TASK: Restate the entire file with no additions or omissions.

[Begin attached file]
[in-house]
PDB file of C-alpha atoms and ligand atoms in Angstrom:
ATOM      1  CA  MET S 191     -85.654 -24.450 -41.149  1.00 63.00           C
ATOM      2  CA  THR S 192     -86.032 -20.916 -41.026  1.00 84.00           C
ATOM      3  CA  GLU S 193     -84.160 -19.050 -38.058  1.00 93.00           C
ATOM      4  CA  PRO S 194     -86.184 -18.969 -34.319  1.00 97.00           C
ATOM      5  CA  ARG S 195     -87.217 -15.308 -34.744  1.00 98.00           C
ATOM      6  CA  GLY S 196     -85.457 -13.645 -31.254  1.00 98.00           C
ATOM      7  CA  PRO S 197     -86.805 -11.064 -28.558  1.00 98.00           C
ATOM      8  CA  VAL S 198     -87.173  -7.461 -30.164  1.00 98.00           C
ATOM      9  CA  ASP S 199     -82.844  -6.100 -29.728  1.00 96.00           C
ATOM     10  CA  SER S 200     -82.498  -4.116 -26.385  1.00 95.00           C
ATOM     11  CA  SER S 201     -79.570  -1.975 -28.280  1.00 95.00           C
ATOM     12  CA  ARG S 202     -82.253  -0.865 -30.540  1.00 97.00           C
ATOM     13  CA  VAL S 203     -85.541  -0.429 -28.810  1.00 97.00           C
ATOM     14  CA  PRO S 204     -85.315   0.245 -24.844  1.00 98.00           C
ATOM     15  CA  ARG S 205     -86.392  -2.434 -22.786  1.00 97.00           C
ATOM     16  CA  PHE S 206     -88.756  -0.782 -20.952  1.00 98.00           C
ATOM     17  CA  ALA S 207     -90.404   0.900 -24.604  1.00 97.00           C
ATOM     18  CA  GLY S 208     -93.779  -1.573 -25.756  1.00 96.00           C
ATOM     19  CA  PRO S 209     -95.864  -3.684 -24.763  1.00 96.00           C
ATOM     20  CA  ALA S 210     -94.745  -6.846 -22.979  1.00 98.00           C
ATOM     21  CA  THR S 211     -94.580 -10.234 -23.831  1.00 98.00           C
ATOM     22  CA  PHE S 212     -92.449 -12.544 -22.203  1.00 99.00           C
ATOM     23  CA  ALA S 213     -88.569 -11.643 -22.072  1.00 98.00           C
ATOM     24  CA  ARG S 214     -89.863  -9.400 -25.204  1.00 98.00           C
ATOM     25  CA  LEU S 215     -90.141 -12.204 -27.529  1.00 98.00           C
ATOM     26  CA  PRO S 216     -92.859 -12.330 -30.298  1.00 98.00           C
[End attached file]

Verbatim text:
[in-house]
PDB file of C-alpha atoms and ligand atoms in Angstrom:
ATOM      1  CA  MET S 191     -85.654 -24.450 -41.149  1.00 63.00           C
ATOM      2  CA  THR S 192     -86.032 -20.916 -41.026  1.00 84.00           C
ATOM      3  CA  GLU S 193     -84.160 -19.050 -38.058  1.00 93.00           C
ATOM      4  CA  PRO S 194     -86.184 -18.969 -34.319  1.00 97.00           C
ATOM      5  CA  ARG S 195     -87.217 -15.308 -34.744  1.00 98.00           C
ATOM      6  CA  GLY S 196     -85.457 -13.645 -31.254  1.00 98.00           C
ATOM      7  CA  PRO S 197     -86.805 -11.064 -28.558  1.00 98.00           C
ATOM      8  CA  VAL S 198     -87.173  -7.461 -30.164  1.00 98.00           C
ATOM      9  CA  ASP S 199     -82.844  -6.100 -29.728  1.00 96.00           C
ATOM     10  CA  SER S 200     -82.498  -4.116 -26.385  1.00 95.00           C
ATOM     11  CA  SER S 201     -79.570  -1.975 -28.280  1.00 95.00           C
ATOM     12  CA  ARG S 202     -82.253  -0.865 -30.540  1.00 97.00           C
ATOM     13  CA  VAL S 203     -85.541  -0.429 -28.810  1.00 97.00           C
ATOM     14  CA  PRO S 204     -85.315   0.245 -24.844  1.00 98.00           C
ATOM     15  CA  ARG S 205     -86.392  -2.434 -22.786  1.00 97.00           C
ATOM     16  CA  PHE S 206     -88.756  -0.782 -20.952  1.00 98.00           C
ATOM     17  CA  ALA S 207     -90.404   0.900 -24.604  1.00 97.00           C
ATOM     18  CA  GLY S 208     -93.779  -1.573 -25.756  1.00 96.00           C
ATOM     19  CA  PRO S 209     -95.864  -3.684 -24.763  1.00 96.00           C
ATOM     20  CA  ALA S 210     -94.745  -6.846 -22.979  1.00 98.00           C
ATOM     21  CA  THR S 211     -94.580 -10.234 -23.831  1.00 98.00           C
ATOM     22  CA  PHE S 212     -92.449 -12.544 -22.203  1.00 99.00           C
ATOM     23  CA  ALA S 213     -88.569 -11.643 -22.072  1.00 98.00           C
ATOM     24  CA  ARG S 214     -89.863  -9.400 -25.204  1.00 98.00           C
ATOM     25  CA  LEU S 215     -90.141 -12.204 -27.529  1.00 98.00           C
ATOM     26  CA  PRO S 216     -92.859 -12.330 -30.298  1.00 98.00           C